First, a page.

We travelled a total of approximately 2,300 km by car accompanied by WWF technical staff, and while in each of the protected areas, high-ranking staff from the parks, as well as forest rangers.

Iran, the 24th to the 31st of October 2017

We crossed the border over land allowing us to access the protected areas in Iran that border Armenia and Azerbaijan: Marakan Protected Area, Kantal National Park, and the Kiamaky Wildlife Refuge. The latter is considered especially important because it appears to be a consistent breeding ground for the leopard. In fact, in the last 20 years, Kiamaky is the only place in the Caucasus where a leopard litter was spotted. Kiamaky, over 950 square km in size, has been a protected area since 1975. While in the region, we had the chance to cross the main valley used by the leopard and spot its principle prey: the wild Bezoar goat (Capra aegagrus) which we had previously seen in various points throughout Armenia.

In the mountainous region of Talysh (a region bordering Azerbaijan) near the Caspian Sea, we explored the Lisar Protected Area. The region of Talysh is particularly significant on the Azerbaijan side due to the presence of the leopard. We covered remote zones and stayed in small nomadic shepherd villages before their descent to the base of the mountain. These areas with the potential, and in some cases the confirmed presence of the Persian Leopard, are located in the north of the country (a region still belonging to the Lesser Caucasus) bordering Azerbaijan, Armenia and Turkey.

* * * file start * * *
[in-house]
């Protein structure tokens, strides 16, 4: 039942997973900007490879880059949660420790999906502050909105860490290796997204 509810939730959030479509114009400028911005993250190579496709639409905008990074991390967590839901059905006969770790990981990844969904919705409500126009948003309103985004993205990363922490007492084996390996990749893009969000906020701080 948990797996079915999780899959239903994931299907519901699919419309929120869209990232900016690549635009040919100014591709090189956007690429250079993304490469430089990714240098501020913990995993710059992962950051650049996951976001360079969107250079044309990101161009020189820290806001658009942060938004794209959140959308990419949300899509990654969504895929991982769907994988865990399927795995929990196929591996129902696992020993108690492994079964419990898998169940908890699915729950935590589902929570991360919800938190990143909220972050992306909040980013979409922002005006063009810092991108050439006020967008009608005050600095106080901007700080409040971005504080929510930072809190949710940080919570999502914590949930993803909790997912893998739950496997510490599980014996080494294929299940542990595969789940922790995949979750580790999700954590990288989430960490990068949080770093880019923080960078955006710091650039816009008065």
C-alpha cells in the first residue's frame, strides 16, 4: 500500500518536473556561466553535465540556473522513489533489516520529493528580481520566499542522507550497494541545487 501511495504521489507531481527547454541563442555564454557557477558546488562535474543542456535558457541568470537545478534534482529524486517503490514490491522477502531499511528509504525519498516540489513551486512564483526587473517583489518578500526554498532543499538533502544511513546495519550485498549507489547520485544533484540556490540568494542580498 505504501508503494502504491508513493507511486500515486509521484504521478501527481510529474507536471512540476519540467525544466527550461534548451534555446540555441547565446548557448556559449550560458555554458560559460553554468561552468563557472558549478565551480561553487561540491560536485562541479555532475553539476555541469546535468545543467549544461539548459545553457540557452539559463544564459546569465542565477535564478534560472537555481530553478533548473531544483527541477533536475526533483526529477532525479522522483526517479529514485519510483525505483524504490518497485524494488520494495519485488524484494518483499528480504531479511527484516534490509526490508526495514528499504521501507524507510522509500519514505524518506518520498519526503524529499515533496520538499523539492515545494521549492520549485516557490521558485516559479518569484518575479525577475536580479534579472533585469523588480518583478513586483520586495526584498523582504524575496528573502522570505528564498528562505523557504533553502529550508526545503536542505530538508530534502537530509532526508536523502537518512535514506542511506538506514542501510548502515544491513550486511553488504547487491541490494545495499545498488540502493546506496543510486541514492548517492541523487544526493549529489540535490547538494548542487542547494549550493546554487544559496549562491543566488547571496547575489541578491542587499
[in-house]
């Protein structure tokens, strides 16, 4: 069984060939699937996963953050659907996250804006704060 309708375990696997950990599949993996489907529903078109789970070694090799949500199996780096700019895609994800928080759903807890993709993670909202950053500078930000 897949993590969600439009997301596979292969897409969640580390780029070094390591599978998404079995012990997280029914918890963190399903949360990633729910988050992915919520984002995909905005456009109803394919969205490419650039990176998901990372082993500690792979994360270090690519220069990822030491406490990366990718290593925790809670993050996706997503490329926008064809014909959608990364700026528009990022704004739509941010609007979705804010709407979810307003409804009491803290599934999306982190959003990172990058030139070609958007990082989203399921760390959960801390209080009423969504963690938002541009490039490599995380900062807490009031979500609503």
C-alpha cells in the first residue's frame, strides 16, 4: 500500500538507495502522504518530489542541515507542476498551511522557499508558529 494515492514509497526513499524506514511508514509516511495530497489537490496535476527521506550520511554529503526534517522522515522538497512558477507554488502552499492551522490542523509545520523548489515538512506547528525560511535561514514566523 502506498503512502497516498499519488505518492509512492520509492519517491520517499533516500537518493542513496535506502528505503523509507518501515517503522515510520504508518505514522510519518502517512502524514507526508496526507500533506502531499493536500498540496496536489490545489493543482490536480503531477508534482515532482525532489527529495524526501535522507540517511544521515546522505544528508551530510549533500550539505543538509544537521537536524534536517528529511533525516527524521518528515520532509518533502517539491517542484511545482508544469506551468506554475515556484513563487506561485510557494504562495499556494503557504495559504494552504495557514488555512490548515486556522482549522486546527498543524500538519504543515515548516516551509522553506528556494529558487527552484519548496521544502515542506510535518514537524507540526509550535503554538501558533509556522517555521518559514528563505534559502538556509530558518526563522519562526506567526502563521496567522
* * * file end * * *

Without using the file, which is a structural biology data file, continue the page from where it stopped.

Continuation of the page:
During the expedition to Iran we were accompanied by guides who work for Iran’s Department of the Environment (DOE) as well as several high-ranking staff and forest rangers from the respective reserves. We travelled a total of 1,500 km by car in Iranian territory.

While travelling across the two countries, we covered 3,800 km always at an altitude above 400 meters.

Lisbon, November 2017

Rui Bernardino / José Dias Ferreira